Of these two orders, there can be no question that the Flamen was the most faithful expression of the Roman sentiments. The Roman religion was essentially domestic, and it was a main object of the legislator to surround marriage with every circumstance of dignity and solemnity. Monogamy was, from the earliest times, strictly enjoined; and it was one of the great benefits that have resulted from the expansion of Roman power, that it made this type dominant in Europe. In the legends of early Rome we have ample evidence both of the high moral estimate of women, and of their prominence in Roman life. The tragedies of Lucretis and of Virginia display a delicacy of honour, a sense of the supreme excellence of unsullied purity, which no Christian nation could surpass. The legends of the Sabine women interceding between their parents and their husbands, and thus saving the infant republic, and of the mother of Coriolanus averting by her prayers the ruin impending over her country, entitled women to claim their share in the patriotic glories of Rome. A temple of Venus Calva was associated with the legend of Roman ladies, who, in an hour of danger, out off their long tresses to make bowstrings for the soldiers.1 Another temple preserved to all posterity the memory of the filial piety of that Roman woman who, when her mother was condemned to be starved to death, obtained permission to visit her in her prison, and was discovered feeding her from her breast.2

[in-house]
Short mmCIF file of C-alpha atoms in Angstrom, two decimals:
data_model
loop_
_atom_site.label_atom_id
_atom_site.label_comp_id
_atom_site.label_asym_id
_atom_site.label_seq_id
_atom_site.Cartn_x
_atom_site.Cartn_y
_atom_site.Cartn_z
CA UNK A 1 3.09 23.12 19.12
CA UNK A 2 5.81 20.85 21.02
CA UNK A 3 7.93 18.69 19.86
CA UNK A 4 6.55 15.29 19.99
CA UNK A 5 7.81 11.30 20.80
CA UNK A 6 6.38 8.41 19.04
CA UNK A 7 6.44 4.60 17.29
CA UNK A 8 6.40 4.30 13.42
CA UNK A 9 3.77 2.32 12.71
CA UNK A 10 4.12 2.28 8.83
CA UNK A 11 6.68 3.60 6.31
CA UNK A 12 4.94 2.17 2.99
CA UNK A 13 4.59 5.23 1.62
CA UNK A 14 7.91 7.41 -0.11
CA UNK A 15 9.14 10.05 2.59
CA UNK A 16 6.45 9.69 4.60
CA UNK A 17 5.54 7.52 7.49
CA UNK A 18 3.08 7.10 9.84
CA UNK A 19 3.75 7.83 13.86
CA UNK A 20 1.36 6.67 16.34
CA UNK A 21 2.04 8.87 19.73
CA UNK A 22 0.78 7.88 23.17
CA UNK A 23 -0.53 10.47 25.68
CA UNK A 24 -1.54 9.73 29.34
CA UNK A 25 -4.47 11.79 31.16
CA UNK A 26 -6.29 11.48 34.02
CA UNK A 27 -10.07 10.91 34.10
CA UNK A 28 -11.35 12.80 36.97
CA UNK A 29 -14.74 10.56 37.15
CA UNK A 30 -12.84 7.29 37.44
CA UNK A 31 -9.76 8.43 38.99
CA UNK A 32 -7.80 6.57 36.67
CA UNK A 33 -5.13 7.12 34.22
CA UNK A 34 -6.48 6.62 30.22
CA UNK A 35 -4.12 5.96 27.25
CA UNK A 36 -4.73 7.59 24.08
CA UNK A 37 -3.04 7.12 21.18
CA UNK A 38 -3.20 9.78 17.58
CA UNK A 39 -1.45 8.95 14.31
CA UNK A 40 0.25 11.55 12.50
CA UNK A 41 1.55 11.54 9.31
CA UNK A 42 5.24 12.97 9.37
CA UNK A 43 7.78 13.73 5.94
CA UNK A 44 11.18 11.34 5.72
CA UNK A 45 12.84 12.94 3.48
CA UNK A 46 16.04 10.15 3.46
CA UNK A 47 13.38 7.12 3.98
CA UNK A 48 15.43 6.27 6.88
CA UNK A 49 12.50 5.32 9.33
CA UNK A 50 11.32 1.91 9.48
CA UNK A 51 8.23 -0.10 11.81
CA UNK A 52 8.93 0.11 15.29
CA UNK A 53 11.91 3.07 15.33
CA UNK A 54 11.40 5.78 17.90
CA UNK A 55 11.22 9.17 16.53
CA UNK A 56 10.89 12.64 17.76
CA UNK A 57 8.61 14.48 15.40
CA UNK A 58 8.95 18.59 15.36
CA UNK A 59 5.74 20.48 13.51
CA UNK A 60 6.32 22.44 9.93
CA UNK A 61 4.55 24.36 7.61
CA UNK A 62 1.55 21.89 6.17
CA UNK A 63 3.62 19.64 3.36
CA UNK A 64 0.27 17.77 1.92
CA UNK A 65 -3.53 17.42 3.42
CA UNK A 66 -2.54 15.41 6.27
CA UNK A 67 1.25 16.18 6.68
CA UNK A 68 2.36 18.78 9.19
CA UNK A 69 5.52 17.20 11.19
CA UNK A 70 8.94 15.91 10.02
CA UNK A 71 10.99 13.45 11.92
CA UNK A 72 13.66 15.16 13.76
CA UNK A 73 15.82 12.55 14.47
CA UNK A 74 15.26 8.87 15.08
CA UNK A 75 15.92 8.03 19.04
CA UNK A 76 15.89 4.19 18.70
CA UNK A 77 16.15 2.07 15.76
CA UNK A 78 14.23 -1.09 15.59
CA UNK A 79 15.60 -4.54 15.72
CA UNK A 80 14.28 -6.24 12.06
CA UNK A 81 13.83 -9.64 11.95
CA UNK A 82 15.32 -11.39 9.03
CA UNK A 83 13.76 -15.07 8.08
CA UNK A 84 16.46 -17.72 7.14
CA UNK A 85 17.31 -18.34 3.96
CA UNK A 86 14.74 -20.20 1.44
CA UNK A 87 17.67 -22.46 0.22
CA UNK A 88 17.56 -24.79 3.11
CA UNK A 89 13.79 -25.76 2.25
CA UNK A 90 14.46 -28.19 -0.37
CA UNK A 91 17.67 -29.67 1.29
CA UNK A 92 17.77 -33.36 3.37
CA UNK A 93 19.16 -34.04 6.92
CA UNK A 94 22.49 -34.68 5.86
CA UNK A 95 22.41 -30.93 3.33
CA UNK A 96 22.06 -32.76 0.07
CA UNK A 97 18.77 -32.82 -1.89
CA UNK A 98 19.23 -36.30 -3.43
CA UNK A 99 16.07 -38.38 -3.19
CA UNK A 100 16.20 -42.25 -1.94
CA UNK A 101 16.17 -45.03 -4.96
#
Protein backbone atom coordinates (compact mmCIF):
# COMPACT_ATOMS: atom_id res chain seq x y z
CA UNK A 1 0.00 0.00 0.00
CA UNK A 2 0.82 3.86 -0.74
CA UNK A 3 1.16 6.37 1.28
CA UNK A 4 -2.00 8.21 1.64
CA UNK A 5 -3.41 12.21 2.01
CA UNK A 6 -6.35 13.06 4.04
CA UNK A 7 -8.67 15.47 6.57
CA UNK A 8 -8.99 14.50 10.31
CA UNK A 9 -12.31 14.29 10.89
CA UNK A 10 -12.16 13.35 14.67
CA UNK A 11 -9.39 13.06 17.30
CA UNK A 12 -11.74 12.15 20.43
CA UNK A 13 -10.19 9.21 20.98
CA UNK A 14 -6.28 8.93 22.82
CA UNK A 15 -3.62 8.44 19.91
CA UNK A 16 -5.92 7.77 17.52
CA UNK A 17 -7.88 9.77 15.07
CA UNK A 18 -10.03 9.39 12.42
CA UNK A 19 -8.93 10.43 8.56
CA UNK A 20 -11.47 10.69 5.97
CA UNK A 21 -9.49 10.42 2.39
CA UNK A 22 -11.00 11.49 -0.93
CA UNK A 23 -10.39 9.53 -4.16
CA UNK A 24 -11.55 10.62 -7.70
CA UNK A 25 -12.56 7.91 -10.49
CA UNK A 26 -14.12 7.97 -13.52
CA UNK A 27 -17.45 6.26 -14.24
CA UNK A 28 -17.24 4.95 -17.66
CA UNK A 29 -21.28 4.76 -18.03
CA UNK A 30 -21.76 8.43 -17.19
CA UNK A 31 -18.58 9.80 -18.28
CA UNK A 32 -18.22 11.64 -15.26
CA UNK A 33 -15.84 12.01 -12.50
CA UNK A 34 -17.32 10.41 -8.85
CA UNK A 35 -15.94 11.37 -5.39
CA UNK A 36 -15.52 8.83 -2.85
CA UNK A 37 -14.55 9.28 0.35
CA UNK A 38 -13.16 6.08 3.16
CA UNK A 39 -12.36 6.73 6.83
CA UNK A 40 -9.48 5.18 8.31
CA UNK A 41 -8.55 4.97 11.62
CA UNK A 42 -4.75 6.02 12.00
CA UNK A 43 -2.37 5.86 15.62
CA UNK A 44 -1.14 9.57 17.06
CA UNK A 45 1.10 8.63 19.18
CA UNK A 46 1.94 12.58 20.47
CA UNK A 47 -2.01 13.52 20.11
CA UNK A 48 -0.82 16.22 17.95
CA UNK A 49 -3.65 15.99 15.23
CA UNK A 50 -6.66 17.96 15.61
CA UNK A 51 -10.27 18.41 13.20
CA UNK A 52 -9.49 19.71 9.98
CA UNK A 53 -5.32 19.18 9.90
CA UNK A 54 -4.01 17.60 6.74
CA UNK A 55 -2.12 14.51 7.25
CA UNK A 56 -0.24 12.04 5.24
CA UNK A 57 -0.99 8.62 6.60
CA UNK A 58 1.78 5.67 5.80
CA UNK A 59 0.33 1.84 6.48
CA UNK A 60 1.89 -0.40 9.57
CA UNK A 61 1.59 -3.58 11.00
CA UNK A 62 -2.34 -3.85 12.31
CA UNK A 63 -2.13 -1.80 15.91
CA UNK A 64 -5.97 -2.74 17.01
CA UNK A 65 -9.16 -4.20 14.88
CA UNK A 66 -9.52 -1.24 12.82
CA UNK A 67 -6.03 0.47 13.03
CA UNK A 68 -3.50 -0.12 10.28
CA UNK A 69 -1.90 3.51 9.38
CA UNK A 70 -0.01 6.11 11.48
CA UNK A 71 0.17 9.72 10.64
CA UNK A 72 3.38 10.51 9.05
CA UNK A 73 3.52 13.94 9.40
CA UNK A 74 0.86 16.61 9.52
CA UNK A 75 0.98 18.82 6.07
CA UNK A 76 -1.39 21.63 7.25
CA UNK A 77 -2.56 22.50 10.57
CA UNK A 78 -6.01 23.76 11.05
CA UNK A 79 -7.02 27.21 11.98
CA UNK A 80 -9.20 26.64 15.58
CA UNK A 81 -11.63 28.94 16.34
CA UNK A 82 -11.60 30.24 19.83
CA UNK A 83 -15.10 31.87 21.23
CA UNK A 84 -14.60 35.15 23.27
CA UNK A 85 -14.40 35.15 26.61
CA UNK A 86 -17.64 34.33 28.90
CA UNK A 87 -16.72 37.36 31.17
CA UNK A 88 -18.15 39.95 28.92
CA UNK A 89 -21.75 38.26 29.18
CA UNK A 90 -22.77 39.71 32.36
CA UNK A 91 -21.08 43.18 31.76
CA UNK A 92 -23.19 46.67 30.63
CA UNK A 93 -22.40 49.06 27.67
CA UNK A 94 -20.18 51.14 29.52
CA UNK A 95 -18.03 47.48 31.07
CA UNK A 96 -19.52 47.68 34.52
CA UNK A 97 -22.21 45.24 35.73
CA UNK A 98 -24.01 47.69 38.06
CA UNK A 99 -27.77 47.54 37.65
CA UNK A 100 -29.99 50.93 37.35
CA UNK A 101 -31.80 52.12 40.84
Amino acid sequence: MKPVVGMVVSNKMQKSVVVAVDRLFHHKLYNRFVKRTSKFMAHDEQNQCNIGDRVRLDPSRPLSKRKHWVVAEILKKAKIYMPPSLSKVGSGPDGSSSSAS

The legal position, however, of the Roman wife was for a long period extremely low. The Roman family was constituted on the principle of the uncontrolled authority of its head, both over his wife and over his children, and he could repudiate the former at will. Neither the custom of gifts to the father of the bride, nor the custom of dowries, appears to have existed in the earliest period of Roman history; but the father disposed absolutely of the hand of his daughter, and sometimes even possessed the power of breaking off marriages that had been actually contracted.3 In the forms of marriage, however, which were usual in the earlier periods of Rome, the absolute power passed into the hands of the husband, and he had the right, in some cases, of putting her to death.4 Law and public opinion combined in making matrimonial purity most strict. For five hundred and twenty years, it was said, there was no such thing as a divorce in Rome.1 Manners were so severe, that a senator was censured for indecency because he had kissed his wife in the presence of their daughter.2 It was considered in a high degree disgraceful for a Roman mother to delegate to a nurse the duty of suckling her child.3 Sumptuary laws regulated with the most minute severity all the details of domestic economy.4 The courtesan class, though probably numerous and certainly uncontrolled, were regarded with much contempt. The disgrace of publicly professing themselves members of it was believed to be a sufficient punishment;5 and an old law, which was probably intended to teach in symbol the duties of married life, enjoined that no such person should touch the altar of Juno.6 It was related of a certain ædile, that he failed to obtain redress for an assault which had been made upon him, because it had occurred in a house of ill-fame, in which it was disgraceful for a Roman magistrate to be found.7 The sanctity of female purity was believed to be attested by all nature. The most savage animals became tame before a virgin.8 When a woman walked naked round a field, caterpillars and all loathsome insects fell dead before her.9 It was said that drowned men floated on their backs, and drowned women on their faces; and this, in the opinion of Roman naturalists, was due to the superior purity of the latter.10